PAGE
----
I have been inundated recently with calls from small tech firms complaining about anti-competitive practices on the part of the larger platform companies. Most will not go public for fear of never getting another round of funding or a job (Silicon Valley has quite the omerta code, as I’m discovering). But HiQ figured it had nothing to lose, because if it could not get LinkedIn data it would be out of business. The US District Court in Northern California, which is hearing the case, agreed, and gave it an injunction to continue scraping while the legal battle moves forward (LinkedIn filed its opening brief last week).        我最近接到许多小科技公司的电话,抱怨较大型平台公司旗下机构的反垄断活动。大多数公司不会公诸于众,因为它们担心因此无法获得又一轮的融资或者工作(就像我发现的那样,硅谷有沉默法则)。但HiQ认为自己没啥损失的,因为如果它无法获得领英数据就会破产。美国加州北部地区法院对此表示同意,并允许其继续收集数据,同时法律诉讼仍在进行之中(领英近日提起上诉)。
        Meanwhile, a case that might have been significant mainly to digital insiders is being given a huge publicity boost by Harvard professor Laurence Tribe, the country’s pre-eminent constitutional law scholar. He has joined the HiQ defence team because, as he told me, he believes the case is “tremendously important”, not only in terms of setting competitive rules for the digital economy, but in the realm of free speech. According to Prof Tribe, if you accept that the internet is the new town square, and “data is a central type of capital”, then it must be freely available to everyone — and LinkedIn, as a private company, cannot suddenly decide that publicly accessible, Google-searchable data is their private property.        与此同时,哈佛大学(Harvard)教授、美国杰出的宪法学者劳伦斯•特赖布(Laurence Tribe)让该案的知名度大幅上升——该案主要对数字行业内部人士意义重大。他加入了HiQ的辩护团队,因为他告诉我,他认为该案具有“极其重要的意义”,这不仅体现在它可能为数字经济设定竞争规则,而且还在于言论自由领域。据特赖布表示,如果你认可互联网是新的城市广场,同时“数据是中央型资本”,那么就必须让所有人都可以免费获得,而领英作为一家私人公司,不能突然决定可以公开获得的、谷歌(Google)搜索来的数据是它们的私有财产。
        People may not like what HiQ is doing, but just as sex offenders have a right to use the internet, so data scrapers have a right to make their living in the public space, at least for the moment. The worry is that if private companies are granted the authority to decide who gets to participate in the digital marketplace of ideas, then they could shun whoever they like, however they like.        人们可能不喜欢HiQ做的事情,但正如强奸犯有权使用互联网一样,数据收集者也有权在公共空间谋生,至少目前可以。担忧在于,如果私人公司被授权决定谁可以参与数字意见市场,那么它们就可能回避它们喜欢的人,无论它们有多么喜欢。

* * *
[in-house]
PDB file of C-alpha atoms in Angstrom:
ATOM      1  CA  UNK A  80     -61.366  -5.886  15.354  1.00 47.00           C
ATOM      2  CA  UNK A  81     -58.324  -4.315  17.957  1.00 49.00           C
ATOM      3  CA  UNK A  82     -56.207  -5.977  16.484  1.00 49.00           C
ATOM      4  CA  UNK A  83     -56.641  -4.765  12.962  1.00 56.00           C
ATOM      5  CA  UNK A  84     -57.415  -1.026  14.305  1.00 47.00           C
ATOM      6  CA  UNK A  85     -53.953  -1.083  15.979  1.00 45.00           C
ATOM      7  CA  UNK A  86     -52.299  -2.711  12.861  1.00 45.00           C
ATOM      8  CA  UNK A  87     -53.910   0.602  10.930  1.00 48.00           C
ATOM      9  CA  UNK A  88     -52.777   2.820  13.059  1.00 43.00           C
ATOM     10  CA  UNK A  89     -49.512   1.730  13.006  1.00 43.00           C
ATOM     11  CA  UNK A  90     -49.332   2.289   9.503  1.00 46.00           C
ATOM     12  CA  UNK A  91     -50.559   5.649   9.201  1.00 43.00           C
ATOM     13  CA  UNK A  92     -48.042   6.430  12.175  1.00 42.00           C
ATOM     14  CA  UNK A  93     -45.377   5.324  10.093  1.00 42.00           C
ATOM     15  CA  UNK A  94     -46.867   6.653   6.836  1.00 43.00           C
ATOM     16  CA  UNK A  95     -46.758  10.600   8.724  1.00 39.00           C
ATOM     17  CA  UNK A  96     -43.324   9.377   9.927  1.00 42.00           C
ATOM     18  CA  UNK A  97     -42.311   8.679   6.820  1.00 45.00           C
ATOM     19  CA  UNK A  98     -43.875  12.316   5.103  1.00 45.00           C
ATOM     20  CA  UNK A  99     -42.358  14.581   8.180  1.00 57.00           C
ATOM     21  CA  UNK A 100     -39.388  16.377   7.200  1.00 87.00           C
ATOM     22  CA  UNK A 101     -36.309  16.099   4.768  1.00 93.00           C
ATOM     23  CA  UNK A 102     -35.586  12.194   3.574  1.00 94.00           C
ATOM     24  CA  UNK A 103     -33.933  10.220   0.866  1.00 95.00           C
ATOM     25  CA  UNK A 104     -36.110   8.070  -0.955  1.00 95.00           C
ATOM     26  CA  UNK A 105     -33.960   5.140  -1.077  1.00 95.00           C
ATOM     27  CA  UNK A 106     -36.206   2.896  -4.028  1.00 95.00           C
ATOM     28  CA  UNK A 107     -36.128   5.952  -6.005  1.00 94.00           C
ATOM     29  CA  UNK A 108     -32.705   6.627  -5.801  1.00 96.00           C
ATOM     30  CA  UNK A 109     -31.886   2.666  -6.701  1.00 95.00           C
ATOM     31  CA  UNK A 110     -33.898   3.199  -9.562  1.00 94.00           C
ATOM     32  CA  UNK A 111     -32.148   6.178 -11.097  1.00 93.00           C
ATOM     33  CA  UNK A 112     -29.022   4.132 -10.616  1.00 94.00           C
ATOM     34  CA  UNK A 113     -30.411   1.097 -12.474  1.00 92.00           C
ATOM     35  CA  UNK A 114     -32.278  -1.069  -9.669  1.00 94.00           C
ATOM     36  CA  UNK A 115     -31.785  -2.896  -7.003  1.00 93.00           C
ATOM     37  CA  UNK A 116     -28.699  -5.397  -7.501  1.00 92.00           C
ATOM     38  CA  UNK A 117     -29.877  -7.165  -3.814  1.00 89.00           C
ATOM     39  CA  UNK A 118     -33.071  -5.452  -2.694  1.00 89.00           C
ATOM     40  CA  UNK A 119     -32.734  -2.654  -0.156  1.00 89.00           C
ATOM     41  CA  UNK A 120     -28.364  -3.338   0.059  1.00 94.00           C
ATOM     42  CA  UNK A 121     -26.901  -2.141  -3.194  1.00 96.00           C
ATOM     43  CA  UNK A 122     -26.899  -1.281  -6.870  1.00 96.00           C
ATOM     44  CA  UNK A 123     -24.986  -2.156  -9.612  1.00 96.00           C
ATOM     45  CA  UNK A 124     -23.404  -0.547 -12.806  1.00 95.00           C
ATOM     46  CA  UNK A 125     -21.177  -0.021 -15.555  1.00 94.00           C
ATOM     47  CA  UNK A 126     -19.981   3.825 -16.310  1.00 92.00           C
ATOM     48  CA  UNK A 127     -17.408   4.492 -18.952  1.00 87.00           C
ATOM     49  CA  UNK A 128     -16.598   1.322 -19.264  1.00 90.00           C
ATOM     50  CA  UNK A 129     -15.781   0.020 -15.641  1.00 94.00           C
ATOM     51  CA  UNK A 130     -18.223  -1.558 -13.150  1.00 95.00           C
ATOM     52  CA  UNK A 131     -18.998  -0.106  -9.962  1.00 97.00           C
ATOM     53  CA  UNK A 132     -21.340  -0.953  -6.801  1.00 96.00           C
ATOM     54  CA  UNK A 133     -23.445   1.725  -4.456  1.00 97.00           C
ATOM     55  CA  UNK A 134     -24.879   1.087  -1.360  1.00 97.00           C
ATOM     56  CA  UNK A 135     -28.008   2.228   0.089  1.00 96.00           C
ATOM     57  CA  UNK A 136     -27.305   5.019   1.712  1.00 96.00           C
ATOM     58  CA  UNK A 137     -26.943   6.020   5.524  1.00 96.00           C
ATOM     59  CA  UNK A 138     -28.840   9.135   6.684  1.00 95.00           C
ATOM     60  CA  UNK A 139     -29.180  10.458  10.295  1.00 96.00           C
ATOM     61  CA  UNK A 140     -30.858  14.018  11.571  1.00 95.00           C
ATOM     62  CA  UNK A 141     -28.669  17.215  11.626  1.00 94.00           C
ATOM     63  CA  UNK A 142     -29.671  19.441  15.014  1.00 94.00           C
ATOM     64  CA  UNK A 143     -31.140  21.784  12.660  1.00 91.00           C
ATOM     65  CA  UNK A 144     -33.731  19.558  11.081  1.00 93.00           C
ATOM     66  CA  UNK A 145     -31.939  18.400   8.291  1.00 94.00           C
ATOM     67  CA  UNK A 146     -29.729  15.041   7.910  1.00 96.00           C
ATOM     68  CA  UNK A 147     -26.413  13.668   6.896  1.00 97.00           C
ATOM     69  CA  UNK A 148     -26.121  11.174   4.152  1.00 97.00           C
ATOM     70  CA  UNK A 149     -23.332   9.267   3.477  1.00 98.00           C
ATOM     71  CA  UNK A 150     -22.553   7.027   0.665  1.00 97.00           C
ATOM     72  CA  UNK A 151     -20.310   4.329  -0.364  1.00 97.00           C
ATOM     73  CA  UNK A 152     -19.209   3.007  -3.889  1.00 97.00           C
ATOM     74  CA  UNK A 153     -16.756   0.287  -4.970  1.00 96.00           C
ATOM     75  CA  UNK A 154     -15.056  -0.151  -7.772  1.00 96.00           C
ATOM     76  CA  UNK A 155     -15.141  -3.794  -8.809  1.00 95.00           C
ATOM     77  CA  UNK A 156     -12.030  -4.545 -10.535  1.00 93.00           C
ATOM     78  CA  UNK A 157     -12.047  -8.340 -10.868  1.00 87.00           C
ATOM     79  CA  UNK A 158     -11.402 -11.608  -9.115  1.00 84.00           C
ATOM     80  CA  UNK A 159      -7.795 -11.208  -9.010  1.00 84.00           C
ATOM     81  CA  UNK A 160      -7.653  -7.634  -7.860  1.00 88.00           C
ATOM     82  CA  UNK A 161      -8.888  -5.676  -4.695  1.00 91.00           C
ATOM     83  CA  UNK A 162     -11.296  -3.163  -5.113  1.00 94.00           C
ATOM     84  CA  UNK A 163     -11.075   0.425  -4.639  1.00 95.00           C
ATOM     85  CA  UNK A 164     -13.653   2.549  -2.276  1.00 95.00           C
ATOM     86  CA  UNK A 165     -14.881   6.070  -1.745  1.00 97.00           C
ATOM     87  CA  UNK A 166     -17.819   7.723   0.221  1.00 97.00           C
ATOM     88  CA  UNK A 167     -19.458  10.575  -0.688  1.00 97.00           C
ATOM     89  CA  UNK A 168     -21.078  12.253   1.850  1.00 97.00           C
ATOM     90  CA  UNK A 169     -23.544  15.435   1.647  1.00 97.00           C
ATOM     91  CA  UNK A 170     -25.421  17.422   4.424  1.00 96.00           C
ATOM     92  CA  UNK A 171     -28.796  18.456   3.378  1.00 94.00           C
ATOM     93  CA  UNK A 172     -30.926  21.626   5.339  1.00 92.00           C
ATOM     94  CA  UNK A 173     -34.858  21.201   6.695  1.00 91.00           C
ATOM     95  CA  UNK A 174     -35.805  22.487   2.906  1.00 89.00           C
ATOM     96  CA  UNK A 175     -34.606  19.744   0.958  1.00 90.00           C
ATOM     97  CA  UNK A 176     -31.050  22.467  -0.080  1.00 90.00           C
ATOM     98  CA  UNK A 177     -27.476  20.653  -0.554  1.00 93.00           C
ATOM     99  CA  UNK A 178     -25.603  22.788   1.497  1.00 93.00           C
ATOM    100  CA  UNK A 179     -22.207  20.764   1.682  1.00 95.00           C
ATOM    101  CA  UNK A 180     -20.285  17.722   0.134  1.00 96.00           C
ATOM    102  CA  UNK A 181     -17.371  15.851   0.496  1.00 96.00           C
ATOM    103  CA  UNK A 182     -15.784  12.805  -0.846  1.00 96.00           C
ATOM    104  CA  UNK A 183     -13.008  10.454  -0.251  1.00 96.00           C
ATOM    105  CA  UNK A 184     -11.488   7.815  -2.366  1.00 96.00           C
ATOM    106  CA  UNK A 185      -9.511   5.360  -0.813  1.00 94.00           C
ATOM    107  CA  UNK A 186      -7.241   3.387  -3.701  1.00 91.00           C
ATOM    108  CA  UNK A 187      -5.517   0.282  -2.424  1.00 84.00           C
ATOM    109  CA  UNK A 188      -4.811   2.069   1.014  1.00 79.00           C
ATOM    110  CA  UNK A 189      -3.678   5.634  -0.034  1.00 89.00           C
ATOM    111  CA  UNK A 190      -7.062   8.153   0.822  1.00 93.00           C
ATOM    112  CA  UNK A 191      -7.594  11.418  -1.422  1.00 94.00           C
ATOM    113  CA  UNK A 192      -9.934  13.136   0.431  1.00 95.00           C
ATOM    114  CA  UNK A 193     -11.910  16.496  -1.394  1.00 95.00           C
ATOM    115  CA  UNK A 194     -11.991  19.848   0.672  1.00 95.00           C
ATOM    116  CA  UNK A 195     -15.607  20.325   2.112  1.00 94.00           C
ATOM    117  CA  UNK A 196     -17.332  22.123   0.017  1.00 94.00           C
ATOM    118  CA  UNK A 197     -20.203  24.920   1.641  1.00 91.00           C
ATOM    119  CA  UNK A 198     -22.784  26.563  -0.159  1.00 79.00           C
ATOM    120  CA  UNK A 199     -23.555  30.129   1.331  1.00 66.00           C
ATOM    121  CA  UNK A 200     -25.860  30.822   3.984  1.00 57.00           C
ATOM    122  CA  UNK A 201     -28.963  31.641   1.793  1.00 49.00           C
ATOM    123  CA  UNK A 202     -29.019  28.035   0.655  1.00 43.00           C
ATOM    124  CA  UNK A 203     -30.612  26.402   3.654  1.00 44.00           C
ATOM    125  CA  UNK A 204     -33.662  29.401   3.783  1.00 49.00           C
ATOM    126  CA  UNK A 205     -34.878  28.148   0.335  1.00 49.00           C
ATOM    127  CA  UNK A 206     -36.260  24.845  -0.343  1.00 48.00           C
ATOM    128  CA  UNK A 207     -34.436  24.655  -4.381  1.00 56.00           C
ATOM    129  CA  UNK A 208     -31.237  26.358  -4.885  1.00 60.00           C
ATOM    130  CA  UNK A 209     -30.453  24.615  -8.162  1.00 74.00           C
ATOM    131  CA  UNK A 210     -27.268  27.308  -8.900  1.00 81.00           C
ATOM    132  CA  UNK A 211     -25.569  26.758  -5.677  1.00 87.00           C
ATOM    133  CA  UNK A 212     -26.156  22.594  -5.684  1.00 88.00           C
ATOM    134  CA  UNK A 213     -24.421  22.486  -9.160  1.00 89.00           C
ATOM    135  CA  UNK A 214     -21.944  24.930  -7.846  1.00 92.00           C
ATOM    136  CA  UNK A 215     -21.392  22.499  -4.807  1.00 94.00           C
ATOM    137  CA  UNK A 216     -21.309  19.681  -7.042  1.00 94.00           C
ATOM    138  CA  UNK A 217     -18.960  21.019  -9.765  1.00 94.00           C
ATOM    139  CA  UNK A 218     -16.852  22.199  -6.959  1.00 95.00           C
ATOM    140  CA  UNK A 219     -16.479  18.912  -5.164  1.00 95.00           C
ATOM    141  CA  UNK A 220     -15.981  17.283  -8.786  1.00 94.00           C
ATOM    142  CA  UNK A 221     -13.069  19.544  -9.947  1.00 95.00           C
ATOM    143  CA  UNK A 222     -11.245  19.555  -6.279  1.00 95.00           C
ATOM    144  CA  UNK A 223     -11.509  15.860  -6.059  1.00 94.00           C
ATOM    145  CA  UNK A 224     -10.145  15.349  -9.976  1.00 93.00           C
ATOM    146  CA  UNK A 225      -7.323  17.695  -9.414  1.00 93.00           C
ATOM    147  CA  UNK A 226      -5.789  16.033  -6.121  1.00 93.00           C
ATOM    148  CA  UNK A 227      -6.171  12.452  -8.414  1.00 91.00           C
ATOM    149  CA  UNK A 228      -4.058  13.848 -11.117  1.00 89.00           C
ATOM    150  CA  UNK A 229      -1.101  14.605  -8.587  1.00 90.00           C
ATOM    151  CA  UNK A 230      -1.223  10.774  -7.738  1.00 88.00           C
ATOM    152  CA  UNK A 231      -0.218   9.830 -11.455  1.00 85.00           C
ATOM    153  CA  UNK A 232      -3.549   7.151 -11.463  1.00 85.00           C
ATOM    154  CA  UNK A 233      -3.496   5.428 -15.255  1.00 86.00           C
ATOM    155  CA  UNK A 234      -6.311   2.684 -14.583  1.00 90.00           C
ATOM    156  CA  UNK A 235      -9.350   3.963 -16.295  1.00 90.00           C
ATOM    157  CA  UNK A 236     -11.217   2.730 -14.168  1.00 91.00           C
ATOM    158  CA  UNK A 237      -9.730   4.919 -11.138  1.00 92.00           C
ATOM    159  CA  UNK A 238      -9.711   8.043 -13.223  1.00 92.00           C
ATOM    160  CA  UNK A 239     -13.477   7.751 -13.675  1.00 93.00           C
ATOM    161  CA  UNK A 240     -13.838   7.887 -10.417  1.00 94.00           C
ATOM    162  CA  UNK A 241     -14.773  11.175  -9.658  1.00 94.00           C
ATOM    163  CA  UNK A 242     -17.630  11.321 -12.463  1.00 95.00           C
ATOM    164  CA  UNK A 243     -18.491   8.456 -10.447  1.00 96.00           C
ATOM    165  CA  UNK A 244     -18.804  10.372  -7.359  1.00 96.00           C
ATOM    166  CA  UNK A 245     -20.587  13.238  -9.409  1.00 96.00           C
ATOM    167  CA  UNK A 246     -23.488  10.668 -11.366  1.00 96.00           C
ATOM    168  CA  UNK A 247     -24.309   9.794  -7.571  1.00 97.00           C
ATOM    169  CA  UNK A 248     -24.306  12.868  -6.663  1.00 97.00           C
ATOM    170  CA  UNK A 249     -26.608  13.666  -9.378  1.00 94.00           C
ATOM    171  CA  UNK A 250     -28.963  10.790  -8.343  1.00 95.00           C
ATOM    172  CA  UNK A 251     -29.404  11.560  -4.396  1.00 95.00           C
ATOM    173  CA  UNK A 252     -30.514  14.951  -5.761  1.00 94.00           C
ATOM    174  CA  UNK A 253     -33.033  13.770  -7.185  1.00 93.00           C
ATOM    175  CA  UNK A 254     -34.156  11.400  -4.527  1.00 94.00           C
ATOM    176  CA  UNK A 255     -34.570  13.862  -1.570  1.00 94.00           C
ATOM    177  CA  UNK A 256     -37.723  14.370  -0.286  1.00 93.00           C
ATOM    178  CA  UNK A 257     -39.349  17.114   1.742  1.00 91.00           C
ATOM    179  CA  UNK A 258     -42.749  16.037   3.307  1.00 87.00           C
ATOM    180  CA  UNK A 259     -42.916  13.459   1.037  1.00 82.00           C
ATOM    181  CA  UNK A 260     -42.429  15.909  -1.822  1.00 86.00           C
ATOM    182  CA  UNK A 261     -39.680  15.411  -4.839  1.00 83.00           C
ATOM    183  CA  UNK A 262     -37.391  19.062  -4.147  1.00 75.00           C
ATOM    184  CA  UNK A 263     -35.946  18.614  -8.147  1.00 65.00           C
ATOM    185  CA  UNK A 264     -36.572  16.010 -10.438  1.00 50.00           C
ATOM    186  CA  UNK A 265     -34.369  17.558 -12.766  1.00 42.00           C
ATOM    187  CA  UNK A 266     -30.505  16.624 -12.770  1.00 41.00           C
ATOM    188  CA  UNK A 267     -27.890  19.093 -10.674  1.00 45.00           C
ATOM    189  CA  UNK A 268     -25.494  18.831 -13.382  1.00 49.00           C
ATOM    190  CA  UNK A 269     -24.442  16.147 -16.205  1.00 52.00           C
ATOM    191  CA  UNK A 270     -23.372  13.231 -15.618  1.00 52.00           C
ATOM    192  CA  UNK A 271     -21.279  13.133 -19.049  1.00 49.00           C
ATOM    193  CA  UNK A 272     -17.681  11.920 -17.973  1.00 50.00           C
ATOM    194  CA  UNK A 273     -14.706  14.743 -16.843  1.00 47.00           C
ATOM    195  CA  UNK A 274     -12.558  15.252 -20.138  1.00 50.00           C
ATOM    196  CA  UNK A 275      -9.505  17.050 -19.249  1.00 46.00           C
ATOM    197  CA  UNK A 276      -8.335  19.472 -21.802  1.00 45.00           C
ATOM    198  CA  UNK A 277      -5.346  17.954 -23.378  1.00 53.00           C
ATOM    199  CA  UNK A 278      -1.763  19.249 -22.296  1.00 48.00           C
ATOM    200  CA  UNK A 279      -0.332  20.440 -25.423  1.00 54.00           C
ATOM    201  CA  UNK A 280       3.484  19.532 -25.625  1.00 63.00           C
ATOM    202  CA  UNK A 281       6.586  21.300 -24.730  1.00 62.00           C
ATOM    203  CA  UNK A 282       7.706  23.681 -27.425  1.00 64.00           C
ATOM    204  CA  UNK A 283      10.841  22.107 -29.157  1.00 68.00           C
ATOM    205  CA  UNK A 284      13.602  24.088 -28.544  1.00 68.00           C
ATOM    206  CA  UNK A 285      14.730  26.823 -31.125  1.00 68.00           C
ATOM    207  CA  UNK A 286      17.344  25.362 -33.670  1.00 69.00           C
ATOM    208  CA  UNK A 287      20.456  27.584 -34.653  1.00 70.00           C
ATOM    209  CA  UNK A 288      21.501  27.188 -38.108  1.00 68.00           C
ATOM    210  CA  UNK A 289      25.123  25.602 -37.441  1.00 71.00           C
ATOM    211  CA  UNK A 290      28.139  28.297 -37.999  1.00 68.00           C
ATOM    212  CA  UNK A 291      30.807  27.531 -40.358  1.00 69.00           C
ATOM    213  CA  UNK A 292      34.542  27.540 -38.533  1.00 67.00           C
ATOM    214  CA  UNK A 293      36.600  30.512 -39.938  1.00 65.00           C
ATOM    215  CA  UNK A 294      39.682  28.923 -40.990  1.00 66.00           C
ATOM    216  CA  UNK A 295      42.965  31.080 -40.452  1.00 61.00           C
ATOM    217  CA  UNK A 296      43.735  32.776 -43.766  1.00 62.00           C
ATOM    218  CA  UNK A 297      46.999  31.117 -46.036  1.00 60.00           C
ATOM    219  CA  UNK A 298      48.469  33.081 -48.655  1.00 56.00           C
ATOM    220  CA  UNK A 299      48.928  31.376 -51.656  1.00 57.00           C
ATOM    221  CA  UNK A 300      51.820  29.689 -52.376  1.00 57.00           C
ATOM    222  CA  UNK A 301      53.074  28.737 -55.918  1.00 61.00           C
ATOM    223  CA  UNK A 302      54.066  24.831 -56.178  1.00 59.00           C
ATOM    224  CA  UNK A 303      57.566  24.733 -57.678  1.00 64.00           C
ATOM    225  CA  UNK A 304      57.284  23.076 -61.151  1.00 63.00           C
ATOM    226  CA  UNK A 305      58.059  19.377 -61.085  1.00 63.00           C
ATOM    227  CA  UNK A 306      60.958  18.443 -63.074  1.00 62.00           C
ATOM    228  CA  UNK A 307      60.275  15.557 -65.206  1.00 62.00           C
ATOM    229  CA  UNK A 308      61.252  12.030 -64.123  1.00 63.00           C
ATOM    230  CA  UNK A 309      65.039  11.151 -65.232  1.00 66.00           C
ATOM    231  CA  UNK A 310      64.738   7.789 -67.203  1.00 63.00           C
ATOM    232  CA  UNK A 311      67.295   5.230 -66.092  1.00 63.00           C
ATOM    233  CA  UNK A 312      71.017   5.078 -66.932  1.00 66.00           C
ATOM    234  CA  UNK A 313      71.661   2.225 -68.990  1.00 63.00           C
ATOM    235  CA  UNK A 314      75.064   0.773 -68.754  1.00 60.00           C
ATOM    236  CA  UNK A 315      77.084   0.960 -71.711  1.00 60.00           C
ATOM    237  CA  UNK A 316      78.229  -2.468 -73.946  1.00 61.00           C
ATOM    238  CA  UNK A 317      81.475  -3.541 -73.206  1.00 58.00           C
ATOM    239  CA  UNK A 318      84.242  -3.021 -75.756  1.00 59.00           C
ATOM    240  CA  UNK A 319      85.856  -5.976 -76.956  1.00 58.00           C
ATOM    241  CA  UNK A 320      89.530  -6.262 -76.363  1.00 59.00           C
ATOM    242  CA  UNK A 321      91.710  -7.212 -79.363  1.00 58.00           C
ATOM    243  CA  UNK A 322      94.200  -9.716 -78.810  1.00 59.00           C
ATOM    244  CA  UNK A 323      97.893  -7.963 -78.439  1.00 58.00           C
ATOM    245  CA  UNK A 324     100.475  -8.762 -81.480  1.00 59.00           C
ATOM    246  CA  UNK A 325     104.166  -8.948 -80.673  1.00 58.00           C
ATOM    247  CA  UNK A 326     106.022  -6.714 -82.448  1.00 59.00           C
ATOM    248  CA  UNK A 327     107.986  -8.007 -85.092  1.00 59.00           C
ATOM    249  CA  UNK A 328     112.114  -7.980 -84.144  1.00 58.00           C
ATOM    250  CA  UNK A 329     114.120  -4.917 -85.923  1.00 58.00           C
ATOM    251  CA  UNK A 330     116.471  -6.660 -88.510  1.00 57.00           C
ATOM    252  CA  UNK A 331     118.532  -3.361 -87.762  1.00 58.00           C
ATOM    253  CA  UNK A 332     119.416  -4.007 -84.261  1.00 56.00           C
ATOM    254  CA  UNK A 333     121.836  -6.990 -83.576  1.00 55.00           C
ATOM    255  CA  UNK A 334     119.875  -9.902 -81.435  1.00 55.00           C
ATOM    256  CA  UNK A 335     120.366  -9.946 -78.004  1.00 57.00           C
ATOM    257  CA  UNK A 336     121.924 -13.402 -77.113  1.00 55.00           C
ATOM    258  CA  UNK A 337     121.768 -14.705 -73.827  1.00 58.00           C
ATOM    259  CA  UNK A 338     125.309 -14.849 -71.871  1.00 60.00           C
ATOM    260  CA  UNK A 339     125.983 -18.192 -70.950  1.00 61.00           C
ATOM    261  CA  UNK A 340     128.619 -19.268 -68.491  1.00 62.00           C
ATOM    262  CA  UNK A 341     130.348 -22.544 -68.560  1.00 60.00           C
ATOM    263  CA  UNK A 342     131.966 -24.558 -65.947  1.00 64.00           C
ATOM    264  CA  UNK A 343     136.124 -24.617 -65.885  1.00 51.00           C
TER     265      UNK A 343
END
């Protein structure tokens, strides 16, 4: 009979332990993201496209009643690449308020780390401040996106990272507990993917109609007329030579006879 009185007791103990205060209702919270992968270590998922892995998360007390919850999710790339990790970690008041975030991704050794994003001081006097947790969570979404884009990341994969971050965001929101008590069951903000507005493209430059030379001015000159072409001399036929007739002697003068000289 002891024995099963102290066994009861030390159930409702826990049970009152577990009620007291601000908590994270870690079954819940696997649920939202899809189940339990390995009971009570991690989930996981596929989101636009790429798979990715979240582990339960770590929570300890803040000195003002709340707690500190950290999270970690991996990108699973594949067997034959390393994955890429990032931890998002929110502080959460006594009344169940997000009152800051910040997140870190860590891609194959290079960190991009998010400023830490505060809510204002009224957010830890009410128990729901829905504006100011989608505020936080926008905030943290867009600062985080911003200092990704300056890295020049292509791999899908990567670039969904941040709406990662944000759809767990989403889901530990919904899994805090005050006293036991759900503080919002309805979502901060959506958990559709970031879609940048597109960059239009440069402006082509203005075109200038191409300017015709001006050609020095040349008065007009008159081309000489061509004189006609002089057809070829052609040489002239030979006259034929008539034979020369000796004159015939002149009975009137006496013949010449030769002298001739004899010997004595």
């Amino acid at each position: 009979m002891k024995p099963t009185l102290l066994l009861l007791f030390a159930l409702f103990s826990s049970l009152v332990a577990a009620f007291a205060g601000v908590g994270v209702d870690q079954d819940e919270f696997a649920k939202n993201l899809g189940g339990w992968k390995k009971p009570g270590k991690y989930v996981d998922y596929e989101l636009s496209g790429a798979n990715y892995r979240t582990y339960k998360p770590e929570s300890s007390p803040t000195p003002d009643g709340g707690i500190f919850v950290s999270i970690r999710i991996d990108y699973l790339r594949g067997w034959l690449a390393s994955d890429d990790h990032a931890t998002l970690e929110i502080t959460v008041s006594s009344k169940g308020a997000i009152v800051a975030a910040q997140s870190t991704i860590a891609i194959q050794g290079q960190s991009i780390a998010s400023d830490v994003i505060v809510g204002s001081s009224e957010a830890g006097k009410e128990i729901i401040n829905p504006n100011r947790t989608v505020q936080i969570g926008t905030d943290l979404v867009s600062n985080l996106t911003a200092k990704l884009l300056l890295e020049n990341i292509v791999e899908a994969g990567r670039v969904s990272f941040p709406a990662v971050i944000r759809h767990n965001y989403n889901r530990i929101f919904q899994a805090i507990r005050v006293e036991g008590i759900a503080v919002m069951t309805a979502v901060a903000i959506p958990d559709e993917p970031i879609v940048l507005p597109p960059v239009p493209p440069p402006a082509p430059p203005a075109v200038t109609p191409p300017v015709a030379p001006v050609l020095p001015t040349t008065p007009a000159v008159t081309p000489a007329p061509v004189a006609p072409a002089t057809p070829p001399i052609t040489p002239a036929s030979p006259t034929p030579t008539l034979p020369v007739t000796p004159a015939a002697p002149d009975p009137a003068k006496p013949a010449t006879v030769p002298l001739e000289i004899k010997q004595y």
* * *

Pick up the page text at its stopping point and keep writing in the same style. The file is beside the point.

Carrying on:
For its part, LinkedIn argues that its position is the speech-maximising one. It believes that if users knew their data were freely available to unrestricted collection and access by third parties, they would be less likely to put it online. This is a good point, and perhaps one that consumers and users of the internet in general should think more carefully about.        领英这边辩称,其立场是为了最大化地保证言论自由。它相信,如果用户知道他们的数据能够被第三方不受限制地收集和获取,他们就不太可能发布在网上。这是一个很好的理由,或许消费者和互联网用户应该更认真思考这一理由。
        Whether your concern is anti-competitive business practices, or the preservation of free speech, one thing that we have to grapple with is that we are both the raw material and the end consumer of what is being sold online. We are the product.        无论你担忧的是反垄断商业活动,还是维护言论自由,我们不得不应对的一件事情是,我们既是网上售卖的原材料,又是终极消费者。我们是产品。
        Given that, we might want to think much more carefully about three things. First, the extent of information that we reveal and all the myriad ways in which it can be used. Second, whether the products and services we receive in exchange for our data are worth it, or whether the terms of the exchange should be reconsidered. And third, how governments may shift the rules of the new digital playing field, and what it will mean for capitalism in the 21st century.        鉴于此,我们可能希望更认真地考虑三件事。第一,我们披露的信息的程度以及它可能被使用的诸多方式。第二,我们用自己数据交换来的产品和服务是物有所值,还是应该重新考虑交换条件。第三,政府如何调整新的数字领域的规则,以及这将对21世纪的资本主义意味着什么。